Update: 1010.1.11 Classroom Door Hardware

On August 17, DFPC’s General Board of Appeals (Board) met to hear an appeal from the Douglas County School District (District). The hearing had originally been scheduled for August 4, but was postponed due to a lack of quorum.

The Appeal concerned Section 1010.1.11 of the Division’s adopted 2015 International Building Code (IBC) (as amended):

1010.1.11 Classroom Door Hardware. In classrooms within group E occupancieshardware shall include a means to manually lock egress doors from inside the classroom. Such means shall not prevent these doors from being readily openable from the egress side without a key, special knowledge or effort.

Exceptions:

  1. Egress door assemblies which operate in compliance with NFPA 80 within classrooms of group E occupancies shall not be required to include a manual locking means….

The IBC amendments were implemented in order to allow schools to safely initiate lockdowns while still maintaining fire safety. Previously, schools had been using refrigerator-type magnets to quickly lock classroom doors in a manner which prevented them from latching in the event of a fire, potentially causing fires to spread throughout a school building.

The District proposed replacing existing, noncompliant door hardware with storeroom function locksets. Rather than being manually lockable from inside the classroom, as prescriptively required by the amended Code, these locksets are always locked. The District argued that this is safer since no action is necessary for a teacher to initiate lockdown. They also argued that storeroom function locksets are compliant with NFPA 80 and therefore comply with exception 1.

The Division denied the District’s proposal. First, it was believed that “always locked” is not the same as being “lockable”. It was noted that storeroom function locksets operate similar to the manner in which current classroom function locksets were being operated. Since magnets are being used with classroom function locksets, it was assumed that they would continue to be used with the similar functioning storeroom function locksets.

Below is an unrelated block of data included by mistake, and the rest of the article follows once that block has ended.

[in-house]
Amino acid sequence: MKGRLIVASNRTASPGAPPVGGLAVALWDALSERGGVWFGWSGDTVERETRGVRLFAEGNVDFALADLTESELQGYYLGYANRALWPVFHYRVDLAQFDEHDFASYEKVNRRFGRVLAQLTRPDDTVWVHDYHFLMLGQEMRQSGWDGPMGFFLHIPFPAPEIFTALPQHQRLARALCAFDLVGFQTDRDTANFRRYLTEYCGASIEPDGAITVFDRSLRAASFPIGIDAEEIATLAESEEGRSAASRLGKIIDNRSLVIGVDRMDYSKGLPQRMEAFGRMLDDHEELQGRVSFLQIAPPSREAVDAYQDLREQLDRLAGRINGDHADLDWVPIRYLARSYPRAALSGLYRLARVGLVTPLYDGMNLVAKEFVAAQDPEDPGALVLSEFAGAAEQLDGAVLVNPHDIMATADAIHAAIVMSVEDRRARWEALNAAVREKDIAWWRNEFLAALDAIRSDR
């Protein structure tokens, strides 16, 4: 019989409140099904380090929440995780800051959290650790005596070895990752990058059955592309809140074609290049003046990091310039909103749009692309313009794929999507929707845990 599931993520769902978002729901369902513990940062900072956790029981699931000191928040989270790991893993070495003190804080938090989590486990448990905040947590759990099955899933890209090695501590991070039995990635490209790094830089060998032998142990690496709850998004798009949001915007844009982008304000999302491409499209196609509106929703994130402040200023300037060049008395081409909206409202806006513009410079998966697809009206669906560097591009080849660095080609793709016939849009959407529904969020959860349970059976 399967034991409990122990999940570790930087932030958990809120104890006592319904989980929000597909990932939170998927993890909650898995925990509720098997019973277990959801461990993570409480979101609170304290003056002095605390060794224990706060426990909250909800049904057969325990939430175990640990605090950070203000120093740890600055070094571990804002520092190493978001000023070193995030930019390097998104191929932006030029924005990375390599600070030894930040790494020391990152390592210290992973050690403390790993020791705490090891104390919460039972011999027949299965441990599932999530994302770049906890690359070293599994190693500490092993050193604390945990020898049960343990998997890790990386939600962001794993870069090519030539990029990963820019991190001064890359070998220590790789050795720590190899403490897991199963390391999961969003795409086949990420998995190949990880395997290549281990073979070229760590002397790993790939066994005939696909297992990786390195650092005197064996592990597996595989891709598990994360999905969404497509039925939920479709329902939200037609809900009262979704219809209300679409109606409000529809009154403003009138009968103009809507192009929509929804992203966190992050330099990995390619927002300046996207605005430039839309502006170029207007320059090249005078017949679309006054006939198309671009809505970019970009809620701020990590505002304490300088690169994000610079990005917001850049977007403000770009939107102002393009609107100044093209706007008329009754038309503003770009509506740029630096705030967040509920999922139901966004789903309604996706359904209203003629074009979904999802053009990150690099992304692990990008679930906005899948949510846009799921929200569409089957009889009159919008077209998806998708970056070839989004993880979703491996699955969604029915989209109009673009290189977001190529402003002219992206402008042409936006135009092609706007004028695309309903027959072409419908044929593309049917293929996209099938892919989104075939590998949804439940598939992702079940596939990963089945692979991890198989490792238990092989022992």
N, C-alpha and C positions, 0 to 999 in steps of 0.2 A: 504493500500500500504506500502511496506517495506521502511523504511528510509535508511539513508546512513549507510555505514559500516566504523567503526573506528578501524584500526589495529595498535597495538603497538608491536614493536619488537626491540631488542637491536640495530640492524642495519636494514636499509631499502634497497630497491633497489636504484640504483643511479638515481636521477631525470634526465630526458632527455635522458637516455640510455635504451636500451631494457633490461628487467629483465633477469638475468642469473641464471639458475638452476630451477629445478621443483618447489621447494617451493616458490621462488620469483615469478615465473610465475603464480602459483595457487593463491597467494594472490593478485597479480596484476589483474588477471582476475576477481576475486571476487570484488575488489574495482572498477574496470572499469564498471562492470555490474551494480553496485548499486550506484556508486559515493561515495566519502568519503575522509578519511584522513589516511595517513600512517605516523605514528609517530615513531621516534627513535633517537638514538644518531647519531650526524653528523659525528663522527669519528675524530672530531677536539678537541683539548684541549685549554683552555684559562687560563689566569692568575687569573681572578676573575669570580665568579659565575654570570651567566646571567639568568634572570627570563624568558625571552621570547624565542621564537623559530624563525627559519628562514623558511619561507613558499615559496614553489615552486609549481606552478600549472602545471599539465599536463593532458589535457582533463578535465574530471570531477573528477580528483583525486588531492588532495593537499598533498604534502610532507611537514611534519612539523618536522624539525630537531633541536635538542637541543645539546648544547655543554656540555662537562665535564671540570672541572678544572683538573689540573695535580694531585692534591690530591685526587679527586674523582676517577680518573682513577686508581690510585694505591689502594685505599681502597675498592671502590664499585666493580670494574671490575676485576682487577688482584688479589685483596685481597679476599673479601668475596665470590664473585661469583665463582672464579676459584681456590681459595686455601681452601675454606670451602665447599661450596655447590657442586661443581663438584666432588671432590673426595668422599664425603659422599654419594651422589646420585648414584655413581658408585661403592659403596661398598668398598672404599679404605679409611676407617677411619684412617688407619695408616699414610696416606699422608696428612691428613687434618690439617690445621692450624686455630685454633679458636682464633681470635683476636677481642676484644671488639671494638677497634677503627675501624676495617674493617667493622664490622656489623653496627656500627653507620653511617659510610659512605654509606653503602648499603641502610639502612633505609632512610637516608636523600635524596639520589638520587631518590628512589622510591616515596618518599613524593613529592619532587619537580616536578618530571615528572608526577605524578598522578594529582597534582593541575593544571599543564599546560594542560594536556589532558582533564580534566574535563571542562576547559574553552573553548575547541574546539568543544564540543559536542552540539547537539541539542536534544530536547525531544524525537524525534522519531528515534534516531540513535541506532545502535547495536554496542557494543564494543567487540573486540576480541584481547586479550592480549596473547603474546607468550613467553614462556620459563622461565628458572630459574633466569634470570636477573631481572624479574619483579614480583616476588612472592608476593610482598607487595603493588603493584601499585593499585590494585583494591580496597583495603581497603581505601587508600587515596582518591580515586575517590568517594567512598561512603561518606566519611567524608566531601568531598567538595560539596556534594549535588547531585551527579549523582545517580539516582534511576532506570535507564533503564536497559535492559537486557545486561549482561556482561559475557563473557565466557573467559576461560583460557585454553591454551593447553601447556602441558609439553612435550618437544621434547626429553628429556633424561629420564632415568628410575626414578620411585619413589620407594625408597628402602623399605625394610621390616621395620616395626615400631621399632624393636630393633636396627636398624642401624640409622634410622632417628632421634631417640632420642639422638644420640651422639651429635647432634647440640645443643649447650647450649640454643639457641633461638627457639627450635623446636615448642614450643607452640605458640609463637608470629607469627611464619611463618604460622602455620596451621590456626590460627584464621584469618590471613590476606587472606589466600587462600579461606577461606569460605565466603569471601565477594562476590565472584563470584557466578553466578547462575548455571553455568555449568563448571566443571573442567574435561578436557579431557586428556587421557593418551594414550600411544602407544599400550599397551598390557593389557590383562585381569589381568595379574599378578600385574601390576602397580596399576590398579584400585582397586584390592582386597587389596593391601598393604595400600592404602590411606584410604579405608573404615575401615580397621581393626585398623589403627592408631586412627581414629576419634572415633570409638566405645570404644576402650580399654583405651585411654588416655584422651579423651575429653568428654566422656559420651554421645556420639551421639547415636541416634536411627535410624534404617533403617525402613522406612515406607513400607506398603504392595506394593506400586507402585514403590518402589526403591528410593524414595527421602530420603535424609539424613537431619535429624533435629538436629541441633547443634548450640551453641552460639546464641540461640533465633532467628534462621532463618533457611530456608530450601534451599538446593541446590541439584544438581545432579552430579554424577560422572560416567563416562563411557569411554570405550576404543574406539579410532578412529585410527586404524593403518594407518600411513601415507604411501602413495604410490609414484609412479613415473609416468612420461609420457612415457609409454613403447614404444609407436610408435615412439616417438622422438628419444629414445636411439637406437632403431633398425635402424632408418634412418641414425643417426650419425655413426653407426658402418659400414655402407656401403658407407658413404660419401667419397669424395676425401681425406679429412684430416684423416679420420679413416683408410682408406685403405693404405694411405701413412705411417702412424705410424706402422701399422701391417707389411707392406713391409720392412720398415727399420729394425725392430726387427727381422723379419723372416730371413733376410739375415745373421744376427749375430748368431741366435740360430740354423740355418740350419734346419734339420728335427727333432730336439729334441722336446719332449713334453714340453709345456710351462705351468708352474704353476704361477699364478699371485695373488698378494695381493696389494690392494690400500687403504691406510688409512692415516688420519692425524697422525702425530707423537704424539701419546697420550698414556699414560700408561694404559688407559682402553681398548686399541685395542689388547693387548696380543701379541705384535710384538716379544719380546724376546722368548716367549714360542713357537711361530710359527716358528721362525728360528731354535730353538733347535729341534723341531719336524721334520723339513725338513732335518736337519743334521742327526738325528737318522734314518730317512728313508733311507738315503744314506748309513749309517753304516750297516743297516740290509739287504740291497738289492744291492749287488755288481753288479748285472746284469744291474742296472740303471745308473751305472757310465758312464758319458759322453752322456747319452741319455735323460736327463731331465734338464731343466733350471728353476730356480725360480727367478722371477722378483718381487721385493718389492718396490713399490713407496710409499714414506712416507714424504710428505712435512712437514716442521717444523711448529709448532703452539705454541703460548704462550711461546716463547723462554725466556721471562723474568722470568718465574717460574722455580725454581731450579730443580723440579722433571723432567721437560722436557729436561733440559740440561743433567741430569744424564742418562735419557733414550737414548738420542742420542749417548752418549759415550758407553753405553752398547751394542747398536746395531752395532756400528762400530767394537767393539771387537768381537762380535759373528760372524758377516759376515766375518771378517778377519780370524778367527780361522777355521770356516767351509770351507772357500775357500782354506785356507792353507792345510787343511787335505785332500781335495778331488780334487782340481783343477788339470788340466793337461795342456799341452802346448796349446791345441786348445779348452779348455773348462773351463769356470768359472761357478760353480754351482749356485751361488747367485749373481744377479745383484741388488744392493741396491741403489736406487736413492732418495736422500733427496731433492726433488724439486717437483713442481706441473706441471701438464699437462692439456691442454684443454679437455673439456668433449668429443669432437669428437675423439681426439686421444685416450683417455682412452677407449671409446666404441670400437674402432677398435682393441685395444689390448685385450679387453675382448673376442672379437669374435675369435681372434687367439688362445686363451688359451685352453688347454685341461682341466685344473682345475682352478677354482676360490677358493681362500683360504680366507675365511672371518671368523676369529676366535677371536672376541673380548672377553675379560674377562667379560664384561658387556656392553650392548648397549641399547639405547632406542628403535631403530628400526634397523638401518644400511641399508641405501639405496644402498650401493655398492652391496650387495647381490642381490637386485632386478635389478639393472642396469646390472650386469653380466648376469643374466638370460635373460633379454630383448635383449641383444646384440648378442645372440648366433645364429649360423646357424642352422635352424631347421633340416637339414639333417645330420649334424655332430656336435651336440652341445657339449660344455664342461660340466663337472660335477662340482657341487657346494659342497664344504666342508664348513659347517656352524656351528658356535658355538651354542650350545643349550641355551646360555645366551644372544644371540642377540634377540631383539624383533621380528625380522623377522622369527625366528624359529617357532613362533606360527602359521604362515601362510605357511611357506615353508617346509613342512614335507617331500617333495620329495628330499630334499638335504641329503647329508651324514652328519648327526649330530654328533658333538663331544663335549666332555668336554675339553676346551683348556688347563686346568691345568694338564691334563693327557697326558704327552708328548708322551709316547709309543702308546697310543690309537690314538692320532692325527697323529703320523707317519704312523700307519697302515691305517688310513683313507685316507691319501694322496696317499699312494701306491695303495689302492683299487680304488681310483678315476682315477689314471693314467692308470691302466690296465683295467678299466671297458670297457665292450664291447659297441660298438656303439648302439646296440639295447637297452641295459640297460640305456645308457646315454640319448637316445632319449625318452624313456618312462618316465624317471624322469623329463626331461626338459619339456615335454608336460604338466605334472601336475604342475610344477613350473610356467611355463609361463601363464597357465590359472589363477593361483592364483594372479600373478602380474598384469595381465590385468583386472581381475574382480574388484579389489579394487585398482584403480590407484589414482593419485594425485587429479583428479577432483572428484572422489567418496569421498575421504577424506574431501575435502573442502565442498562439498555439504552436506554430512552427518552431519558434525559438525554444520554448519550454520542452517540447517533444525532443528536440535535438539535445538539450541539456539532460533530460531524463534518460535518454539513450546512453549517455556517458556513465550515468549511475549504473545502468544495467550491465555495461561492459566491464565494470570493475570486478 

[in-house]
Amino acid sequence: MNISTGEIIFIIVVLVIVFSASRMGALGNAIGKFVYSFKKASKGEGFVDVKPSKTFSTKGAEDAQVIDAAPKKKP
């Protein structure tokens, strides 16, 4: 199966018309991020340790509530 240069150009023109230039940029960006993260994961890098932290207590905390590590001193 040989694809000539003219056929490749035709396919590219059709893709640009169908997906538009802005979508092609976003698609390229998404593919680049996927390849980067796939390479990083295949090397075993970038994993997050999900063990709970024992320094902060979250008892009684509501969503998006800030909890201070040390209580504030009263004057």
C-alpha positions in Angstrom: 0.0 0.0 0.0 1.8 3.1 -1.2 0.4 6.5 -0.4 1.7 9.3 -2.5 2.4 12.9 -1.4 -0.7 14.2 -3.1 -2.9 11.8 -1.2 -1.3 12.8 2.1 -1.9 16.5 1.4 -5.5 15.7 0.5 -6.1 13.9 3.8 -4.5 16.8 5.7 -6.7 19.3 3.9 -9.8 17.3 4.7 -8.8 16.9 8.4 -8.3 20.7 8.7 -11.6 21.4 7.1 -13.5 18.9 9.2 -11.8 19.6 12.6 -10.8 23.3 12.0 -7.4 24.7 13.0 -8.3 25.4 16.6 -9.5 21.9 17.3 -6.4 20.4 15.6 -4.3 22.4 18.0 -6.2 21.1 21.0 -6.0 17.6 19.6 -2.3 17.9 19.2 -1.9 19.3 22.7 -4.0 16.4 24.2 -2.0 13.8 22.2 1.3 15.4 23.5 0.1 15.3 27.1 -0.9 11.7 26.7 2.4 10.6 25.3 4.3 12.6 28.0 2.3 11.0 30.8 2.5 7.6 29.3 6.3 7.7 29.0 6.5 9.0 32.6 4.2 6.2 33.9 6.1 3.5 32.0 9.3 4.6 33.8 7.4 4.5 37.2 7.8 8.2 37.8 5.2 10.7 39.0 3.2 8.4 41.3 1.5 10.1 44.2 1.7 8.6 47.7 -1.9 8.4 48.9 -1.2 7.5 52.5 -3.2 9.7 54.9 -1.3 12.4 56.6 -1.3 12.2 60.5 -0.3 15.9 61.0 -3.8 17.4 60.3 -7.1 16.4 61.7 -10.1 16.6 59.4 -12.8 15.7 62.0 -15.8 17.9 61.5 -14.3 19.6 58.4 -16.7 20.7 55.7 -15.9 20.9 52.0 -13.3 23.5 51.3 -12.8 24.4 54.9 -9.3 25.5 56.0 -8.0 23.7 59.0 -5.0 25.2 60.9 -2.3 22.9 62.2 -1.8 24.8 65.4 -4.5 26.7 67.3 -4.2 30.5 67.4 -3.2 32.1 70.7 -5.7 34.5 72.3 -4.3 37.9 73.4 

Second, while the Division stipulates that storeroom function locksets comply with NFPA 80, it must also be recognized that existing classroom locksets also comply with the standard. Because magnets and similar devices are being used with these locksets, they are not operating in compliance with the standard.

At the hearing, both the District and the Division made their cases. After a lengthy discussion, and subsequent to many questions of the speakers, THE Board moved to “AFFIRM DFPC DENIAL OF STOREROOM FUNCTION LOCKSETS ON CLASSROOM DOORS”. The motion carried by a 7-0 margin. Key to the Board’s decision was the belief that storeroom function locksets would promote the use of devices (such as magnets) undermining fire safety features and that there are other options available, at comparable cost, which would negate the need for such devices.

The General Board of Appeals is established by statute and includes representatives from Colorado Association of School Boards (CASB), Colorado Association of School Executives (CASE), Colorado Chapter of the International Code Council (CCICC), Fire Marshals’ Association of Colorado (FMAC), Colorado State Fire Chiefs’ Association (CSFCA), Colorado Counties Incorporated (CCI), and Rocky Mountain Chapter for Education Facilities Planners International (CEFPI). The Fire & Life Safety Section Chief also serves as an ex officio member.